Constraint forces focus.

There is a way to make this whole visceral concept of time more real and concrete. It’s easy to get lost in the emotions and fear and, one thing my time as a programmer has taught me is that data helps. Hard numbers help.

Let’s do a thought experiment.

Statistically, I’m going to live until my mid-eighties (85.5, according to US Social Security office). One-third of our life is spent sleeping. And, there may or may not be a number of years that we’ll be hindered by just the mechanics of being older; our hips may fail, dementia might settle in, cancer may take away our remaining time here on earth.

Given that I have ageAtDeath - currentAge = n years left to live and that 0.33 * n = sleep will be used up by sleeping. Oh, and let’s not forget some variability, so (n - sleep) * (Math.random() * 20) = n (Why 20 as a random multiplier? Why not? This is just a thought experiment, remember?)

Just one simulation isn’t going to cut it though so let’s run 1,000. Wait, no, let’s run 5,000. Then we’ll take the mean of the results and we’ll get a number that might just shock my lumbering bear out of her self-imposed hibernation. Here, I made a little tool to scare me:

Now, these numbers may offer a grim outlook, and are likely horribly incorrect. What can I say? I prefer preparing for the worst; anything extra is a lovely surprise. Based on my numbers and running 5,000 scenarios, I average twenty years left of good health where I’m actually awake, twenty years of mobility and relative youth and ability to endure hardships on both my mind and body.

What do I do with this newfound knowledge?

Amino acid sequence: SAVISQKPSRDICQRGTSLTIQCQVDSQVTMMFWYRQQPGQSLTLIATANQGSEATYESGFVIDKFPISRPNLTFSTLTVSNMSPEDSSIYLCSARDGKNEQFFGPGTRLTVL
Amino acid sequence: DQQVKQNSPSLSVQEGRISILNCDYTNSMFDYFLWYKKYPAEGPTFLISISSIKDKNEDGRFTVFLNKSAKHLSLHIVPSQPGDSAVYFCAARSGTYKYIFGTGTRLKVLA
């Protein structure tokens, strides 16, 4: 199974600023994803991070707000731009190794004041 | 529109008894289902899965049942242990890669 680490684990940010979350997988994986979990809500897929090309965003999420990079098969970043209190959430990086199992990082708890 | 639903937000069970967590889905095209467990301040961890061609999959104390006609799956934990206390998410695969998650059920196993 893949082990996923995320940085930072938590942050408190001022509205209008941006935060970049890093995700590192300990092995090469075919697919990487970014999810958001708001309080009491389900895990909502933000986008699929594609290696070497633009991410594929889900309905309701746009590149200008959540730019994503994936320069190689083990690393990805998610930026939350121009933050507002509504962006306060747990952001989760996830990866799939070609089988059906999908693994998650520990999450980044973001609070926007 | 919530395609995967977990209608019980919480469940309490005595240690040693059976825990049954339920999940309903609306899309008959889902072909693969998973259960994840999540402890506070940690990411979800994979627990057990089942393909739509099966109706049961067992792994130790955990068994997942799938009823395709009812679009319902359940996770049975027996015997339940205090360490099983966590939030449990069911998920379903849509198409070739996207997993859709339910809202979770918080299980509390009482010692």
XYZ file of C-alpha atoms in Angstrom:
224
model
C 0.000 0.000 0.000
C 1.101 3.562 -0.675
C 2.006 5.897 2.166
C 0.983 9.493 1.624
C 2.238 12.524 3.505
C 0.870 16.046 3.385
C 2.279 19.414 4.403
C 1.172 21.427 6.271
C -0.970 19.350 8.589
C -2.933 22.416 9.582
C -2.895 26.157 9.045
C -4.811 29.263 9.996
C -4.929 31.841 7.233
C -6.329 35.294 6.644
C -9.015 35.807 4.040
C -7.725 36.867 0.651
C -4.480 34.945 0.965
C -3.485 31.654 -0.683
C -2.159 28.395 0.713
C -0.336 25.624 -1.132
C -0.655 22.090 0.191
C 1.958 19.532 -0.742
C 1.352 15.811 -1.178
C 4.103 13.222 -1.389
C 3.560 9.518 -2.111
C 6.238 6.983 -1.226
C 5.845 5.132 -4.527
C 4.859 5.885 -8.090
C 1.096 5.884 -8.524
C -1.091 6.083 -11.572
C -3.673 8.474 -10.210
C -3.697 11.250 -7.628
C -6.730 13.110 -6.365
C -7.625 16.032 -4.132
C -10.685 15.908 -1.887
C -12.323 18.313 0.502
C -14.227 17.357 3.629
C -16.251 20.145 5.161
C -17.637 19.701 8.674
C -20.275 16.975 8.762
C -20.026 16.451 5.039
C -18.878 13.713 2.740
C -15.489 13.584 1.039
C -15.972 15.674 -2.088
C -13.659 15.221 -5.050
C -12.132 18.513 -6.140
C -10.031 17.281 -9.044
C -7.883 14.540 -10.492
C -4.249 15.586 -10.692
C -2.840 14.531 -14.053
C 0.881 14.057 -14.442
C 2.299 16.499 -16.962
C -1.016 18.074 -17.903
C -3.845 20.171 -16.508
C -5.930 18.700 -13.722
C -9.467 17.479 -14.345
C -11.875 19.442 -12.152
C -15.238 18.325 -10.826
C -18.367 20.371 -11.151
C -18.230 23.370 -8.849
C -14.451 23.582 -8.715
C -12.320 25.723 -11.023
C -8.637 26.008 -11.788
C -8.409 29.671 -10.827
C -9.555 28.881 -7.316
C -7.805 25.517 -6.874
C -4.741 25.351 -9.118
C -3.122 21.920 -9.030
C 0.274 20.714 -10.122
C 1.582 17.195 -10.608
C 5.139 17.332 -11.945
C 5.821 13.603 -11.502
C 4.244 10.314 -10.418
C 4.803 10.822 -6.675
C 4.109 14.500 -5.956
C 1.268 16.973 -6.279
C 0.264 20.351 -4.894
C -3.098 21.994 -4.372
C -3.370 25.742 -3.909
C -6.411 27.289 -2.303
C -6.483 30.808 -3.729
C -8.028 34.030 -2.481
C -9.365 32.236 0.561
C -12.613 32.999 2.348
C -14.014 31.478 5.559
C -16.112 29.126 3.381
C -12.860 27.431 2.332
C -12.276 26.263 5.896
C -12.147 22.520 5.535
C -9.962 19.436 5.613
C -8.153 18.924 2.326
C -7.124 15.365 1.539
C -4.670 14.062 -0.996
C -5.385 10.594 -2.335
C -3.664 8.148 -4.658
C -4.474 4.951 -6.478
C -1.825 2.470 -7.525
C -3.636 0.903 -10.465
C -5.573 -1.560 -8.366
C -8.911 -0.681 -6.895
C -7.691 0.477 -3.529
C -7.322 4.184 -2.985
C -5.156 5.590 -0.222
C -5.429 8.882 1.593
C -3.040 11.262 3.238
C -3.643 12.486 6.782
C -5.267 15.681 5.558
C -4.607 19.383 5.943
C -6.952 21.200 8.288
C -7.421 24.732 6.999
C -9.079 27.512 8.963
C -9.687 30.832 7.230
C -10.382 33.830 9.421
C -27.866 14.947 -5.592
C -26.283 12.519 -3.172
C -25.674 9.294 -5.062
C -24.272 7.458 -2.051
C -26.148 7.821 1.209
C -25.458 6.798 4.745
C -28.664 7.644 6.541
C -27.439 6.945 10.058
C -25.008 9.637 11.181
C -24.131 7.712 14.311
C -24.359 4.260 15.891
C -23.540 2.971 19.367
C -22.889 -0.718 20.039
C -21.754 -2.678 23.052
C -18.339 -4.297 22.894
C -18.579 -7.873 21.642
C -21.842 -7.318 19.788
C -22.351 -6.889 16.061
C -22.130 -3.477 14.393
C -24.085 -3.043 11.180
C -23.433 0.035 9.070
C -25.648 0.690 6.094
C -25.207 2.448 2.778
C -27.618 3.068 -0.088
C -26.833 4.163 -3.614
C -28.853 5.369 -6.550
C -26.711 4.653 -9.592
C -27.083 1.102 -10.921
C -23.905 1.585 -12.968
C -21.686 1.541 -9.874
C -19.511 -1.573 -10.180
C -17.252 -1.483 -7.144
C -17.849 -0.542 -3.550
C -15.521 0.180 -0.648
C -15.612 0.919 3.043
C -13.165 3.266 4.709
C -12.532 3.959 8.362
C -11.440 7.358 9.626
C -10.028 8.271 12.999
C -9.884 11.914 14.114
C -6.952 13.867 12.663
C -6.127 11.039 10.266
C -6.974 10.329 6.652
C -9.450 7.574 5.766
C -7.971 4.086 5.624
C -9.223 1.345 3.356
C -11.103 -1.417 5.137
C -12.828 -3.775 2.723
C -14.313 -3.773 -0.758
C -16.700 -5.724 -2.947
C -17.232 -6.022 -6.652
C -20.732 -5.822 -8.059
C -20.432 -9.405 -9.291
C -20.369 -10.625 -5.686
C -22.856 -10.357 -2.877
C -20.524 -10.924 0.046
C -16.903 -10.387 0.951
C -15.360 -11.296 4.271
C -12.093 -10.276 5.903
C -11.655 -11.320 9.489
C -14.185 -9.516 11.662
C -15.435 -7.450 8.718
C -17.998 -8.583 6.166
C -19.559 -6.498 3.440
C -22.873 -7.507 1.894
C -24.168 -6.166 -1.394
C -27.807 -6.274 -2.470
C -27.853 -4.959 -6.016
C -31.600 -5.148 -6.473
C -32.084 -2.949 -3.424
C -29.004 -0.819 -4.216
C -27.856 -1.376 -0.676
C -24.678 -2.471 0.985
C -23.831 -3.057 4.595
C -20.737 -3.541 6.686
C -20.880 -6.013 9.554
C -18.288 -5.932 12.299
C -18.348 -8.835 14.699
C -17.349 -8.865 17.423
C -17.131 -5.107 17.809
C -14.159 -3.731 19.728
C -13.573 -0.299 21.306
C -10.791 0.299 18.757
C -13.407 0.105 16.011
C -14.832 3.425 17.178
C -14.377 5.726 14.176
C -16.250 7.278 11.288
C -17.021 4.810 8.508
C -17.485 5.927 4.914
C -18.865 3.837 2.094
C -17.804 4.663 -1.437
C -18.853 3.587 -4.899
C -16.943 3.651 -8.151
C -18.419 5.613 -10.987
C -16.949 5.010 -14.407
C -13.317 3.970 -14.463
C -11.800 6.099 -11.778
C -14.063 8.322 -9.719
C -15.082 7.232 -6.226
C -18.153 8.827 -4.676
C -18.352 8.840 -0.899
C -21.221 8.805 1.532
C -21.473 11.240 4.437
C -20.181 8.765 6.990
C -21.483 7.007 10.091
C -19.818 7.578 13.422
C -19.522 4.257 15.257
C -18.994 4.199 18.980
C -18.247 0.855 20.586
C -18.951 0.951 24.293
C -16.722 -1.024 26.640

Priorities shift, focus sharpens. I begin paring down to the important and worthwhile things. Figure out what I want the next twenty years to be, discovering where I want to be, what I want to see, who I want to become. I’m digging through the parched soil to find the water table of experiences.

I used to be so fearless. Hiking up fourteeners, snowboarding at 13,000 feet at A-Basin, mountain biking on the Continental Divide Trail, backpacking on the PCT, dancing to all hours, trying new things. Where did that woman go? Is this a mid-life crisis?

Time is limited. And willpower alone cannot change a person. Environment is where the change starts. Changing your environment destroys the comfort and repetition to force change. Packing your days full of new experiences—or even just varied experiences—creates more time; our life feels longer1. Discomfort breeds strength.

I don’t know what any of this means. I just know that I haven’t been too fulfilled these past few years and I’ve got twenty years to do something uncomfortable and different. I don’t want to be on my deathbed wishing I had done more. Hell, I don’t want to be sixty thinking, Well, if only I had got off my ass when I was forty and created a different life while I still had the time!


  1. Apparently, this can be accomplished by meditating as well. [return]